Other commitments for 2030 include delivering 40GW of offshore wind, enough to power every home in the country, and investing £1bn in carbon capture storage in four industrial clusters.
There are also plans to aim for 5GW of hydrogen production by 2030, backed up by a new £240m net zero Hydrogen Fund for low carbon hydrogen production.
In addition, the government is investing £1.3bn to accelerate the rollout of charge points for electric vehicles in homes, streets and on motorways as well as up to £1bn to support the electrification of cars, including for the mass-production of the batteries needed for electric vehicles.
There will be a series of consultations in spring 2021 to create the framework to introduce opt-in switching, consider reforms to the current roll-over tariff arrangements, and a call for evidence to begin a strategic dialogue between government, consumers and industry on affordability and fairness.
Earlier this month, a report from the National Audit Office (NAO) described achieving net zero greenhouse gas emissions in the UK by 2050 as ‘a colossal challenge’.
The NAO said there are risks to cross-government arrangements that need to be considered carefully, such as ensuring individual departments give net zero sufficient priority and that there are the necessary skills across government.
The audit watchdog said the government has not clearly set out the roles of public bodies outside central departments, despite many, including local authorities, playing critical roles in the achievement of net zero.
In 2018, public sector buildings emitted 8m tonnes of greenhouse gases, representing 9% of all emissions in the buildings sector. To date, central government departments have reduced emissions from their buildings and operations by an estimated 46% since 2009-10. But targets have not covered significant areas of impact outside of central government, like schools and the NHS.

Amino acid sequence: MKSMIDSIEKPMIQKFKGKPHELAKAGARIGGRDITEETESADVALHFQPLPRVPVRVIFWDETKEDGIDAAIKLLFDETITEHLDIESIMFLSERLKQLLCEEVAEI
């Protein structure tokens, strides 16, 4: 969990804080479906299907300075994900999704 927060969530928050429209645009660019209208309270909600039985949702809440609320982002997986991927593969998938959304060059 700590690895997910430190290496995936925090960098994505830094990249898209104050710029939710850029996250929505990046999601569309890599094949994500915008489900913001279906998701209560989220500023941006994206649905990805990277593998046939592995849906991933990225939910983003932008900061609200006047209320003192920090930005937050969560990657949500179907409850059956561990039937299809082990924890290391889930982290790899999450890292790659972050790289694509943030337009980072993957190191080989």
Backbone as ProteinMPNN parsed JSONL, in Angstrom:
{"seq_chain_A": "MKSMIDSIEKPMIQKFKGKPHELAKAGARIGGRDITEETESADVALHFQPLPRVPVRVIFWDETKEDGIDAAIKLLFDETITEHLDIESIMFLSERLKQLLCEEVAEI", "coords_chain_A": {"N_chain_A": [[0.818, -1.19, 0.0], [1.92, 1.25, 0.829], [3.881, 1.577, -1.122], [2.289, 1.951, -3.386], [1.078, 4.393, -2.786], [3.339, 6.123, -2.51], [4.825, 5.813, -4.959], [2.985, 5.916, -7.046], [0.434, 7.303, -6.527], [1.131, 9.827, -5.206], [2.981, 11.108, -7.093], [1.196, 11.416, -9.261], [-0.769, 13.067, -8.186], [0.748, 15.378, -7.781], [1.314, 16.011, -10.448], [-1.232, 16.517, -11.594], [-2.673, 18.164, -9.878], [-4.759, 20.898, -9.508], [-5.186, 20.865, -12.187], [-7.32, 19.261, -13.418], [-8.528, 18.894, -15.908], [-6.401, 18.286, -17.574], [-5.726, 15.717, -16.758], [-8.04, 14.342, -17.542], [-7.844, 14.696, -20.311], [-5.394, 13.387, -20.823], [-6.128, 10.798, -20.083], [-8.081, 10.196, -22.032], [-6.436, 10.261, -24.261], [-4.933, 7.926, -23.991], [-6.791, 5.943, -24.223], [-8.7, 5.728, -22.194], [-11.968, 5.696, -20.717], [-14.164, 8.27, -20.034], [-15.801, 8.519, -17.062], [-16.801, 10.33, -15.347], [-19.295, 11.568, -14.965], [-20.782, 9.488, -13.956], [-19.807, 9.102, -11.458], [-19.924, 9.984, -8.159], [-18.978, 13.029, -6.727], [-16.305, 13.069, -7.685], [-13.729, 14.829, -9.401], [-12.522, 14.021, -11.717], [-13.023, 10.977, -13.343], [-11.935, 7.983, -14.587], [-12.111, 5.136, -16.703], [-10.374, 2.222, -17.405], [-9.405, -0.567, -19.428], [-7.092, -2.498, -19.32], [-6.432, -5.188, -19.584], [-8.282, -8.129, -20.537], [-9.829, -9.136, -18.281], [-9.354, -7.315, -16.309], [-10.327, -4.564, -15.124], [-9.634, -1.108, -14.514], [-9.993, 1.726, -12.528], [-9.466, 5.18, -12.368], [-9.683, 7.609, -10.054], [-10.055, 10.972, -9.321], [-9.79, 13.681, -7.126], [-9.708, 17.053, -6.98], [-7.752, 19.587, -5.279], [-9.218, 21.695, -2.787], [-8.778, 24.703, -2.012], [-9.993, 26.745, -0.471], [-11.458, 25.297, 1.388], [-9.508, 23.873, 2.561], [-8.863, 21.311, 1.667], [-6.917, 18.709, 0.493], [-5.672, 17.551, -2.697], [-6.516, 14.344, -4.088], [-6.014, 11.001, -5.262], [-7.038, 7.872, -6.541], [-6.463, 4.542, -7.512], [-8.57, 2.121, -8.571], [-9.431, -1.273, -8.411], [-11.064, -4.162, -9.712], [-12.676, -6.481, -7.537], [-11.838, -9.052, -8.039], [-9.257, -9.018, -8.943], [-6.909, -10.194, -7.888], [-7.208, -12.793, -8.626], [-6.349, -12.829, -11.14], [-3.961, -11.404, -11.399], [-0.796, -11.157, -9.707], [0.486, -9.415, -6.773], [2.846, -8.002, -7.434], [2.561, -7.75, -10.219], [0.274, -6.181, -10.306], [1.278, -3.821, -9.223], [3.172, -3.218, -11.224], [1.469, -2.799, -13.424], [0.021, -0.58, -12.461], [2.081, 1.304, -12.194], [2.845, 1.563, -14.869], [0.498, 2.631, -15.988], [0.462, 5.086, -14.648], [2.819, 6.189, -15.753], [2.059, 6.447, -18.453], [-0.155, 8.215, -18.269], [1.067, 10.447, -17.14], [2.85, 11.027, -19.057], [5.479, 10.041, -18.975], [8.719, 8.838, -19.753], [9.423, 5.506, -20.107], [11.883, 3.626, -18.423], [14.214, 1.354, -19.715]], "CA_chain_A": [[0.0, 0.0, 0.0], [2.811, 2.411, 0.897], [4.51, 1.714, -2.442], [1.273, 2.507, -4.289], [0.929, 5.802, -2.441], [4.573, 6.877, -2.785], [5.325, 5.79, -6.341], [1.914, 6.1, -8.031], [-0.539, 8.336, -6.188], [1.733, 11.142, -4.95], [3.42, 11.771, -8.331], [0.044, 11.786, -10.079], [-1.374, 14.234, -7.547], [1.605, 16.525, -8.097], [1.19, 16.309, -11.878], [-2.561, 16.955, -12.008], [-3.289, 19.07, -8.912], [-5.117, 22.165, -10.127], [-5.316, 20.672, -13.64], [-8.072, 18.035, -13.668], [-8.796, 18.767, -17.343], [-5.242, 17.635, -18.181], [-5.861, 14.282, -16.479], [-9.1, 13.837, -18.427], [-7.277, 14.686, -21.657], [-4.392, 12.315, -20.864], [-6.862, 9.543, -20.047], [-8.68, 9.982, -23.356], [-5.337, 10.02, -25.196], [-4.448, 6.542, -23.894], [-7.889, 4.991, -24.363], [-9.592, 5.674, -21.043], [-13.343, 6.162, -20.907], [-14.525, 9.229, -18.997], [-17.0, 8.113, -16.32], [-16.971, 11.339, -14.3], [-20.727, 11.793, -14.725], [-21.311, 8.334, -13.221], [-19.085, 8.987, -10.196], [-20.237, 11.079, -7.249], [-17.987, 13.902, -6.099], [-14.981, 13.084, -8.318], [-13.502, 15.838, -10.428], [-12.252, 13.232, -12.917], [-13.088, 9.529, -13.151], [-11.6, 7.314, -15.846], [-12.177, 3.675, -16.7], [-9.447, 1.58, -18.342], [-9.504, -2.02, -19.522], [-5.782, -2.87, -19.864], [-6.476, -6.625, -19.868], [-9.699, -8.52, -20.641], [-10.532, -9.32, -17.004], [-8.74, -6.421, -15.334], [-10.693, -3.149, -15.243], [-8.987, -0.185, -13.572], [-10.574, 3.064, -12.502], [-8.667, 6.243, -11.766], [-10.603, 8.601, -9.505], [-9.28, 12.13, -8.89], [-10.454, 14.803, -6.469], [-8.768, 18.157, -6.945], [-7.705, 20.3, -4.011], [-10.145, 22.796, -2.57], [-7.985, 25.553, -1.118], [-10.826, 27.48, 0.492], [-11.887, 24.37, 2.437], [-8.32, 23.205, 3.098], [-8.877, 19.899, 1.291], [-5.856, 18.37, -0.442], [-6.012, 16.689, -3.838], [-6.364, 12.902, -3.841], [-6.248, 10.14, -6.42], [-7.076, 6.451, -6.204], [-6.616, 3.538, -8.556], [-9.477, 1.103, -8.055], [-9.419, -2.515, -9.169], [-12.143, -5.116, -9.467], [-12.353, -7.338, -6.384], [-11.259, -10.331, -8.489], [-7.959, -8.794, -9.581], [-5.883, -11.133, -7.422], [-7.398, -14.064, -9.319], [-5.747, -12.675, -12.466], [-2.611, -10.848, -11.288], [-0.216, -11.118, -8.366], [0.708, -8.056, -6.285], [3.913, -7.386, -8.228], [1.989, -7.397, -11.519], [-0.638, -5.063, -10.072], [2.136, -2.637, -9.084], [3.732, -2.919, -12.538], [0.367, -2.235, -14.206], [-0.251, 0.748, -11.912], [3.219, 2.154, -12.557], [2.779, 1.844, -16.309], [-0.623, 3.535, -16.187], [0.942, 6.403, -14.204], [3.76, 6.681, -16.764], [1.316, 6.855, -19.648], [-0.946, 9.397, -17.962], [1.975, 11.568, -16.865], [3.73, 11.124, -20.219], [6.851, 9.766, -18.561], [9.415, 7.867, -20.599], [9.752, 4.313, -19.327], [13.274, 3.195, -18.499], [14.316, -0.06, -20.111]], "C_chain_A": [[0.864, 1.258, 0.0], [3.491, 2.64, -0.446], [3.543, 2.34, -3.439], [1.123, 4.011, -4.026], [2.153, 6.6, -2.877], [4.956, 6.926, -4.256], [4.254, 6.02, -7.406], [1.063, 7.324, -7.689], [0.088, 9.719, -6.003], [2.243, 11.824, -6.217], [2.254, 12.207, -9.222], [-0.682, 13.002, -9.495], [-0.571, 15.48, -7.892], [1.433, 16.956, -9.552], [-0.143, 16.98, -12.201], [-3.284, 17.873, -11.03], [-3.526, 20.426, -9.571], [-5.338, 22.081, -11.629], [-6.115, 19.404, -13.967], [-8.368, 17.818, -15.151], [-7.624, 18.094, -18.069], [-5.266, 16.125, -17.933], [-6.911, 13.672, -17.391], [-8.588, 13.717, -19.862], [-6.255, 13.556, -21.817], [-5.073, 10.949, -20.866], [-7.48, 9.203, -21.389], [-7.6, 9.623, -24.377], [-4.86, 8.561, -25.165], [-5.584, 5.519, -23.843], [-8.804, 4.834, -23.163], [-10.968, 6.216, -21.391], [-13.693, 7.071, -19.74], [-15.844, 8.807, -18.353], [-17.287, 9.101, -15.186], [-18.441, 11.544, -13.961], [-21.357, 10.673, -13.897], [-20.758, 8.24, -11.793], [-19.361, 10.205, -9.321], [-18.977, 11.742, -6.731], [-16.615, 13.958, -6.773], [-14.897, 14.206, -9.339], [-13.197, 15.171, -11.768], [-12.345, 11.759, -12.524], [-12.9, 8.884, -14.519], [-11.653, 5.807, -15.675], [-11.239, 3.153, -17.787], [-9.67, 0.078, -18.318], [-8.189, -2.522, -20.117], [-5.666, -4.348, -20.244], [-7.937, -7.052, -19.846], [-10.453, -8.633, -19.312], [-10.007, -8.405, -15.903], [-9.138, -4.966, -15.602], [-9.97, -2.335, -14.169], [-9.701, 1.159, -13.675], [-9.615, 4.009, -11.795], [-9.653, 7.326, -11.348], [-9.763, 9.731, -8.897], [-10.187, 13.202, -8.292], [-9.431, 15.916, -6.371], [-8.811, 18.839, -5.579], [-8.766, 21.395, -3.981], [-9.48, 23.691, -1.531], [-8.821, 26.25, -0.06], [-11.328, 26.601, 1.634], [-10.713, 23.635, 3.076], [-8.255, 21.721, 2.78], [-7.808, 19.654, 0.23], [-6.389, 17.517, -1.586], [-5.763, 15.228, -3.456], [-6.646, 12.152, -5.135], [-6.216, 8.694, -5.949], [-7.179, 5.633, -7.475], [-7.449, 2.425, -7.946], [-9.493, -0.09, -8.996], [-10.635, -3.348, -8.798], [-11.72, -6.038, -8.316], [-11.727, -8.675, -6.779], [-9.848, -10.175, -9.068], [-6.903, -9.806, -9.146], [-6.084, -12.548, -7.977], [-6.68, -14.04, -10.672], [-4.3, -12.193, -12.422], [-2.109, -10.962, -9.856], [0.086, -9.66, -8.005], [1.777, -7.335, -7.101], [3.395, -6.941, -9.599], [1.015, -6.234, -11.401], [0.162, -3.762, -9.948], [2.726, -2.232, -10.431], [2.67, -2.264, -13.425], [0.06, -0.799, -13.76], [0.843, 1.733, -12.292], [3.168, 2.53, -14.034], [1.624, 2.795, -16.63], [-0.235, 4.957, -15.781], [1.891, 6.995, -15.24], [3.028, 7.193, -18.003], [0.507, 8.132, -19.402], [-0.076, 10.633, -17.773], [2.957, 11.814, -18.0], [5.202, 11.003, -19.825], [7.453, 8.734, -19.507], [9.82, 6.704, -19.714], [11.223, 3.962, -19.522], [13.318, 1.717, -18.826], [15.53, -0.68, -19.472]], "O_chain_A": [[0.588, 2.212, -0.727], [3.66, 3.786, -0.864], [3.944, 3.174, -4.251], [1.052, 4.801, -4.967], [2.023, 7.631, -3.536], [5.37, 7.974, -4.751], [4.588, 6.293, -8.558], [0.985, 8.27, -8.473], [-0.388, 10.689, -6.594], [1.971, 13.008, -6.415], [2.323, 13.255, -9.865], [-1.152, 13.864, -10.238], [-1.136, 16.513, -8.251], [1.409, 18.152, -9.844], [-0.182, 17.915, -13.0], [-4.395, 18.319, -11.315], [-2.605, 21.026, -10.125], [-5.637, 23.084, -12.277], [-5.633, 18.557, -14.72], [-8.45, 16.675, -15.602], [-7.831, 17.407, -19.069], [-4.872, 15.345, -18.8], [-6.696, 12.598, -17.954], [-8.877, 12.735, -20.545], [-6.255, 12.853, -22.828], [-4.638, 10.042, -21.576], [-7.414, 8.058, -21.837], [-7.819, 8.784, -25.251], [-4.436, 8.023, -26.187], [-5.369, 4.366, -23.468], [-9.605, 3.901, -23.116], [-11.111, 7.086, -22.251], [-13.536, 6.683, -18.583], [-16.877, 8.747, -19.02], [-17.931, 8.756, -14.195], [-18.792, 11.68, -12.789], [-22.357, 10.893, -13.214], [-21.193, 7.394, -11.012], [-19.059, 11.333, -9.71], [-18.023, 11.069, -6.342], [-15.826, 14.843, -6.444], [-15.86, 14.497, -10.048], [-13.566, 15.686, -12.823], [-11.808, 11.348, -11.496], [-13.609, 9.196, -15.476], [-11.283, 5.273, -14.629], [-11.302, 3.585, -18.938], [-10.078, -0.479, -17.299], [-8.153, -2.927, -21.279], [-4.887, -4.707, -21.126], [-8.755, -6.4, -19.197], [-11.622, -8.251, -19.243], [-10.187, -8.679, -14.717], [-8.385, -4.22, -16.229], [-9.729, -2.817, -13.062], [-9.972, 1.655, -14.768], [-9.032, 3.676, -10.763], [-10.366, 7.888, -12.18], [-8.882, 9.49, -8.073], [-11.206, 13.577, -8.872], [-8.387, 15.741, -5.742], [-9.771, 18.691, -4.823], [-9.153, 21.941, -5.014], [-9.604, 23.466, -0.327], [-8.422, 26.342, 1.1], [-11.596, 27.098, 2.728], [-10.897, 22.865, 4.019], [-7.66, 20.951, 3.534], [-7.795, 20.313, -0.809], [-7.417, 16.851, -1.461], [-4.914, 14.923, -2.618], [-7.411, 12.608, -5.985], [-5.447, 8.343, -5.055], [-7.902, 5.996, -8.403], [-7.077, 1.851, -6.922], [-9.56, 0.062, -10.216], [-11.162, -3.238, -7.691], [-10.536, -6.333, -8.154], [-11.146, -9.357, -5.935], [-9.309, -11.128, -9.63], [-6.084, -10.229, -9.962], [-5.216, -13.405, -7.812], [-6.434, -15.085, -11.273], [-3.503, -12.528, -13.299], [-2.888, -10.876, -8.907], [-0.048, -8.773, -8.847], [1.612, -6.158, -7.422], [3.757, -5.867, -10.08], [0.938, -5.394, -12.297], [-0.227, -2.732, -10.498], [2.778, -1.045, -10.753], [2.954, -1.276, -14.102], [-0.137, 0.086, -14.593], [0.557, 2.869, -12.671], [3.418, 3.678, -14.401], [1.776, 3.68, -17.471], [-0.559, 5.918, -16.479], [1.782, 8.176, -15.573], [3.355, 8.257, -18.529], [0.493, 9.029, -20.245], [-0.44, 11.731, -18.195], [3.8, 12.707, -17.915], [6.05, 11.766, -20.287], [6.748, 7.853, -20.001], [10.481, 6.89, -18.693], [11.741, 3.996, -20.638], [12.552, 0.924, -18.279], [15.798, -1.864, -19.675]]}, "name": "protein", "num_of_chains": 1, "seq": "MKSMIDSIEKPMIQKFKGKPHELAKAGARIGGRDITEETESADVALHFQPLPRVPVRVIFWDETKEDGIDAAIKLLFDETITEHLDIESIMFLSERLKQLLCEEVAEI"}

The NAO said the costs of achieving net zero are highly uncertain. The Climate Change Committee estimated in 2019 estimated this to be around 1–2% of GDP in 2050. BEIS is developing its own estimates of what net zero will cost between now and 2050, with this likely to be hundreds of billions of pounds.
Gareth Davies, head of the NAO, said: ‘Government wants the UK to be a global leader in tackling climate change and achieving net zero is key to its ambitions.
‘While emissions have reduced steadily in recent years, achieving net zero is an enormously challenging long-term project, which will require well thought-out cross-government coordination to drive unprecedented changes across society and the economy.
‘Government needs to step up to the challenge, ensuring it has a clear strategy to achieve its goal and accurately monitoring progress.
‘It will have to reach outside of Whitehall and bring together the public sector, industry and all of us as citizens in a coordinated national effort spanning decades.’
NAO report: Achieving Net Zero
By Pat Sweet